Tuesday, May 11, 2010

Out & About with Peter O'Shea

Saturday we had our monthly walk with Peter O'Shea, our guest naturalist. Peter, a retired police officer from NYC, has adopted the Adirondacks as his personal habitat, having moved up here in the '70s in his search for wildness. His explorations of the Adirondacks and its environs has led Peter to write two books about his adopted home (The Great South Woods and The Great South Woods II). Just about every month you can find Peter leading a nature walk along one of our trails.

Saturday's topic was the early wildflowers of spring. We lucked out because the day had been rainy and blustery, but the sky cleared and the sun shone brilliantly during the three hours we were on the trails (as soon as we got back to the building, it poured).

So here he is, Peter V. O'Shea, expounding on the back deck before we hit the trails.

One of our first finds was foamflower (Tiarella cordifolia), aka false miterwort. Foamflower is only just starting to bloom, and the recent cold snap has slowed down its coming out. A member of the Saxifrage familiy, this small woodland flower has become popular with the gardening set, with many horticultural varieties now available, each with a different colored leaf and some even with colored flowers. In our woods, we get just white flowers, but sometimes we see some nice variations with the leaves.

Canada mayflower (Maianthemum canadense) was all about the forest floor, but not quite yet in bloom. Also called wild lily of the valley, this small member of the lily family is quite common.

The purple trilliums (Trillium erectum) were still in bloom and looking quite well.

Sasparilla, or more accurately wild sarsaparilla (Aralia nudicaulis) should be opening up in the next couple of weeks, too. Usually, these plants have three bundles of flowers. If you look closely at this photo, you can see that the third one has been broken off. A member of the ginseng family, this is the plant from which the drink of western movies was made. Some of the native peoples made wine from the berries, others made beverages from the roots. I believe the drink of B-movie fame was made from the roots. Other native uses are many, including poultices for burns, tonics for colds, an infusion for fainting, and a tonic for purifying the blood.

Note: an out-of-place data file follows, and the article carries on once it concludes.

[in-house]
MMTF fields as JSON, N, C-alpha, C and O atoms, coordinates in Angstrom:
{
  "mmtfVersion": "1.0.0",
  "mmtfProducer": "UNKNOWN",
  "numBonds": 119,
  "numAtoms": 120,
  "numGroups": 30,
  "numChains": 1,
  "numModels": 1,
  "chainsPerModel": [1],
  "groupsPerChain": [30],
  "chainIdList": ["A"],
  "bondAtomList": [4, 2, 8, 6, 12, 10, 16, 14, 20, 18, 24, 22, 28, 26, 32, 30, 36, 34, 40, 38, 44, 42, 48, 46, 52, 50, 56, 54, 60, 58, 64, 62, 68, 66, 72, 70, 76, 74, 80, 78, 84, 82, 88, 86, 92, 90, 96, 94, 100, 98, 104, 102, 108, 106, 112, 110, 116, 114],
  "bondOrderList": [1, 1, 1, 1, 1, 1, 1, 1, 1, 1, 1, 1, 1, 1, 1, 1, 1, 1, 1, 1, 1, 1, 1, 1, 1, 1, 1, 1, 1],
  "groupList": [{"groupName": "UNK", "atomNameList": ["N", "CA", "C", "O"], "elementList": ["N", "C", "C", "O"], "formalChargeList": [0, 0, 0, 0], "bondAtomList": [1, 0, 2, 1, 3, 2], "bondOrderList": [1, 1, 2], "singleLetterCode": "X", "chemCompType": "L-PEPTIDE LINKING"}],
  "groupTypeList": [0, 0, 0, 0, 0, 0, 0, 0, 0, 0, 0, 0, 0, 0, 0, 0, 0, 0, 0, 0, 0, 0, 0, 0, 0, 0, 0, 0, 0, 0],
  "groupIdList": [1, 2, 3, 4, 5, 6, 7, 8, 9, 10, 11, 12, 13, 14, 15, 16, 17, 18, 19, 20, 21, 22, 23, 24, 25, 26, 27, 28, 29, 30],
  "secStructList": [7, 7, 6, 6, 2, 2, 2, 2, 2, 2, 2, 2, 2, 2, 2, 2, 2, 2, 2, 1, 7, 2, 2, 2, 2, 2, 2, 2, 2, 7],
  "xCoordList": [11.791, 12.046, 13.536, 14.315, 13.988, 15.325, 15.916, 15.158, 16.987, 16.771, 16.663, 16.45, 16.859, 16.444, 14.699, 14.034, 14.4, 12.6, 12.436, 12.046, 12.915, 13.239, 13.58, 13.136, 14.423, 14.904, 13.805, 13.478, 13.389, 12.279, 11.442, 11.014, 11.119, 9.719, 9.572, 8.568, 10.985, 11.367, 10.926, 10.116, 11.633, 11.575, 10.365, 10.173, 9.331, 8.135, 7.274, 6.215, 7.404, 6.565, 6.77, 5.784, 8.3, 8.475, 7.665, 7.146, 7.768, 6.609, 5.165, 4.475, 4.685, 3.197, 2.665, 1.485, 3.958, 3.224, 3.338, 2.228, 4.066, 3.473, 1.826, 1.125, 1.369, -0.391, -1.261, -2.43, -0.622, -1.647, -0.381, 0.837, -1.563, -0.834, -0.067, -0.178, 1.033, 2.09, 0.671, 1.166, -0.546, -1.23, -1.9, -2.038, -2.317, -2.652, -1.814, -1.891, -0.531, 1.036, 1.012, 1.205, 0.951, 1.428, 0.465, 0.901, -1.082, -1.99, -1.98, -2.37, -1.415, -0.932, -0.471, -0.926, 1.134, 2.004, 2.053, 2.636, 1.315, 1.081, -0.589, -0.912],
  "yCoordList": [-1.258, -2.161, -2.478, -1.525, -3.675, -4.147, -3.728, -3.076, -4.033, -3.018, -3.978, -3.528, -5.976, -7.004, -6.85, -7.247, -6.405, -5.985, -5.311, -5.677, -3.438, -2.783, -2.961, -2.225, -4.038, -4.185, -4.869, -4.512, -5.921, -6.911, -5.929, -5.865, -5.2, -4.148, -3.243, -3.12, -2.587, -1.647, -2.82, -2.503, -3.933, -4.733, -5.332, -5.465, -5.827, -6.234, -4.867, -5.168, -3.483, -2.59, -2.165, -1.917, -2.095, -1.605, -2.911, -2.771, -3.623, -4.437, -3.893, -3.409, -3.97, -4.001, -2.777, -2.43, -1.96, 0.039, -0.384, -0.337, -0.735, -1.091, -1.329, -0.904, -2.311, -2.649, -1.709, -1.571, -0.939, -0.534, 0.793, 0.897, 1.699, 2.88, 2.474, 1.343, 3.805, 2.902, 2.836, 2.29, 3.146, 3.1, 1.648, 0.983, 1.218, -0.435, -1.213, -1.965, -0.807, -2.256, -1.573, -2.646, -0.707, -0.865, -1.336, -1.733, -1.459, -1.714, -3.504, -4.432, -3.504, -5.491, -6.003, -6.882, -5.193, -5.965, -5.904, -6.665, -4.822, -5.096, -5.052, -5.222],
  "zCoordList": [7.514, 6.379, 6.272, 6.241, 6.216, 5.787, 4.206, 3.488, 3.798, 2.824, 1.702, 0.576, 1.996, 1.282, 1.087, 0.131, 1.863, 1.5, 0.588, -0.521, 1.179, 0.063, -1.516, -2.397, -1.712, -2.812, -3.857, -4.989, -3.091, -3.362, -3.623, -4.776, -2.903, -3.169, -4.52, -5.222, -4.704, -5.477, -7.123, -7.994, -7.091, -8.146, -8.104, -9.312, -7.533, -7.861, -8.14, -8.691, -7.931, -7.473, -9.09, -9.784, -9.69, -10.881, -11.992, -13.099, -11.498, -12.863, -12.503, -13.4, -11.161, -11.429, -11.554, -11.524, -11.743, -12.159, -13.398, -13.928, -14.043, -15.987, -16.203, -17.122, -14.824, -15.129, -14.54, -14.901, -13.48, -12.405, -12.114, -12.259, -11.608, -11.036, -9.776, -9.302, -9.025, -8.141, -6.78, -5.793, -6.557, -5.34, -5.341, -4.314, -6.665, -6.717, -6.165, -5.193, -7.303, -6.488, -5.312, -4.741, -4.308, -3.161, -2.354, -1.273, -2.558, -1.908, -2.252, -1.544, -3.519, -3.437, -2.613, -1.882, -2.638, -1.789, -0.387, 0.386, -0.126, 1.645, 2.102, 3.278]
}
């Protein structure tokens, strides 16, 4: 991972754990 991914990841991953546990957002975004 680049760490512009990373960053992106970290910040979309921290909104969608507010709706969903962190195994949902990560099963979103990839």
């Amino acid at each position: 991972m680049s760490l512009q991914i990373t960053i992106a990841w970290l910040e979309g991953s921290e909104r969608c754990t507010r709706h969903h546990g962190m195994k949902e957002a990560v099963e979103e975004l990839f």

These small white violets, which I belive are sweet whites (V. blanda) were growing on a wet slope along the trail. Northern whites (V. pallens) and sweet whites are often confused with each other. The former has a flower that is less than a half-inch long and its leaves tend towards being broader than they are long. On the other hand, sweet whites grow in rich woods (the northerns prefer streamsides), and typically their top two petals are swept backwards, as though slicked back with some Dippity-doo. Sweet whites also have leaves longer than they are wide, with a bit of a point to their tips. I'm going to have to go back out and investigate these some more, too.

At a distance we saw this nice specimen of twisted stalk (Streptopus amplexifolius), aka white mandarin. Peter also called this plant "liver berries". I know that we have rose twisted stalk, aka roseybells, but I didn't know we had the white variety. I want to go back out and take another look at this plant...I'm having doubts. Stay tuned.

Down at Pickerel Pass, the bridge that connects the "mainland" to the peninsula (which is an island when the water levels are high), we found sweet gale (Myrica gale) in bloom. These delightful spikey red flowers are the female flowers of the plant. The male flowers are golden-brown catkins; I was so caught up in these beauties that I didn't even look for the others.

In the same wetland, we had a couple small clumps of bluets (Houstonia caerulea), also called innocence and Quaker ladies. These can often be confused with creeping bluets, which are a slightly darker shade of blue, with lots of little rounded leaves.

One of my favorites, early coralroot (Corallorhiza trifida) wasn't blooming yet, but their gorgeous bright green stems were up. These are saprophytic plants in the Orchis family. As saprophytes, they get their nourishment from dead or decaying matter. What's odd is that these are green plants, which usually tells us cholorphyll is present, the basic foodstuff of plants. HM. Methinks I need to do a little more digging on this plant.

The wind prevented me from getting photos of the other flowering (or near-flowering) plants we saw, but I shall head back out on the trails and see if I can get better photos today.

All in all, it was a great walk with plenty of flowers blooming to make the trip worthwhile.

Our next spring wildflower walk (shameless advertisement here) is Saturday, 22 May, at 11:00 AM. If you are in the area, I hope you will stop by and join me for an easy stroll along the trails as I search for more of the season's bounty.

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